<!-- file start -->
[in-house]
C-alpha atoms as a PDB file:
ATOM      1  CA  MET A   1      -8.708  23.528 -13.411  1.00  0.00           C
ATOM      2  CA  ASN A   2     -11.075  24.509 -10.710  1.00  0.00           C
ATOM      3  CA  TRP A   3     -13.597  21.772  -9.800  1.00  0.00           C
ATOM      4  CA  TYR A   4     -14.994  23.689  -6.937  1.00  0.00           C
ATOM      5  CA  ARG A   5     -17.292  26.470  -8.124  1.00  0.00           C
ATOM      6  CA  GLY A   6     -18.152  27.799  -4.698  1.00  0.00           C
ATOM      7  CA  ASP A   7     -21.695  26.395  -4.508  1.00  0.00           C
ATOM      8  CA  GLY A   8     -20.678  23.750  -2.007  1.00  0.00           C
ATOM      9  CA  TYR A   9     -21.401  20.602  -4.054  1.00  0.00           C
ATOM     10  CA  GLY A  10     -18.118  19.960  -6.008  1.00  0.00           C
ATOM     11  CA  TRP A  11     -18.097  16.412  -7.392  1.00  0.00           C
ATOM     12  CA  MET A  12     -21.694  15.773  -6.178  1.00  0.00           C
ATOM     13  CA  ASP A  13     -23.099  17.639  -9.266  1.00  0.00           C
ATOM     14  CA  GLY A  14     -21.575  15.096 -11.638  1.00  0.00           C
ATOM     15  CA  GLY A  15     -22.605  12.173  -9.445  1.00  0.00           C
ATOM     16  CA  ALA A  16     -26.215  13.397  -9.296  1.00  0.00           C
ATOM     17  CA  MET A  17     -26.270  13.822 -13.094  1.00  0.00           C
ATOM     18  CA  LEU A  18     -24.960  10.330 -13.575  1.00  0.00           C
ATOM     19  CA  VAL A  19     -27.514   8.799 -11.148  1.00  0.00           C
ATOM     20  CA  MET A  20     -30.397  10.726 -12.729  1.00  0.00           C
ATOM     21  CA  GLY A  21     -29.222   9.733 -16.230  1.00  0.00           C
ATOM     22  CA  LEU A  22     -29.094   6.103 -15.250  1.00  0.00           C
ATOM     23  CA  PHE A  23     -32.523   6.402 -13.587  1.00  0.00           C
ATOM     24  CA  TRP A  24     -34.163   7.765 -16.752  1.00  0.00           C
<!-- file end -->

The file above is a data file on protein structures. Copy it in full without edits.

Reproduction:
[in-house]
C-alpha atoms as a PDB file:
ATOM      1  CA  MET A   1      -8.708  23.528 -13.411  1.00  0.00           C
ATOM      2  CA  ASN A   2     -11.075  24.509 -10.710  1.00  0.00           C
ATOM      3  CA  TRP A   3     -13.597  21.772  -9.800  1.00  0.00           C
ATOM      4  CA  TYR A   4     -14.994  23.689  -6.937  1.00  0.00           C
ATOM      5  CA  ARG A   5     -17.292  26.470  -8.124  1.00  0.00           C
ATOM      6  CA  GLY A   6     -18.152  27.799  -4.698  1.00  0.00           C
ATOM      7  CA  ASP A   7     -21.695  26.395  -4.508  1.00  0.00           C
ATOM      8  CA  GLY A   8     -20.678  23.750  -2.007  1.00  0.00           C
ATOM      9  CA  TYR A   9     -21.401  20.602  -4.054  1.00  0.00           C
ATOM     10  CA  GLY A  10     -18.118  19.960  -6.008  1.00  0.00           C
ATOM     11  CA  TRP A  11     -18.097  16.412  -7.392  1.00  0.00           C
ATOM     12  CA  MET A  12     -21.694  15.773  -6.178  1.00  0.00           C
ATOM     13  CA  ASP A  13     -23.099  17.639  -9.266  1.00  0.00           C
ATOM     14  CA  GLY A  14     -21.575  15.096 -11.638  1.00  0.00           C
ATOM     15  CA  GLY A  15     -22.605  12.173  -9.445  1.00  0.00           C
ATOM     16  CA  ALA A  16     -26.215  13.397  -9.296  1.00  0.00           C
ATOM     17  CA  MET A  17     -26.270  13.822 -13.094  1.00  0.00           C
ATOM     18  CA  LEU A  18     -24.960  10.330 -13.575  1.00  0.00           C
ATOM     19  CA  VAL A  19     -27.514   8.799 -11.148  1.00  0.00           C
ATOM     20  CA  MET A  20     -30.397  10.726 -12.729  1.00  0.00           C
ATOM     21  CA  GLY A  21     -29.222   9.733 -16.230  1.00  0.00           C
ATOM     22  CA  LEU A  22     -29.094   6.103 -15.250  1.00  0.00           C
ATOM     23  CA  PHE A  23     -32.523   6.402 -13.587  1.00  0.00           C
ATOM     24  CA  TRP A  24     -34.163   7.765 -16.752  1.00  0.00           C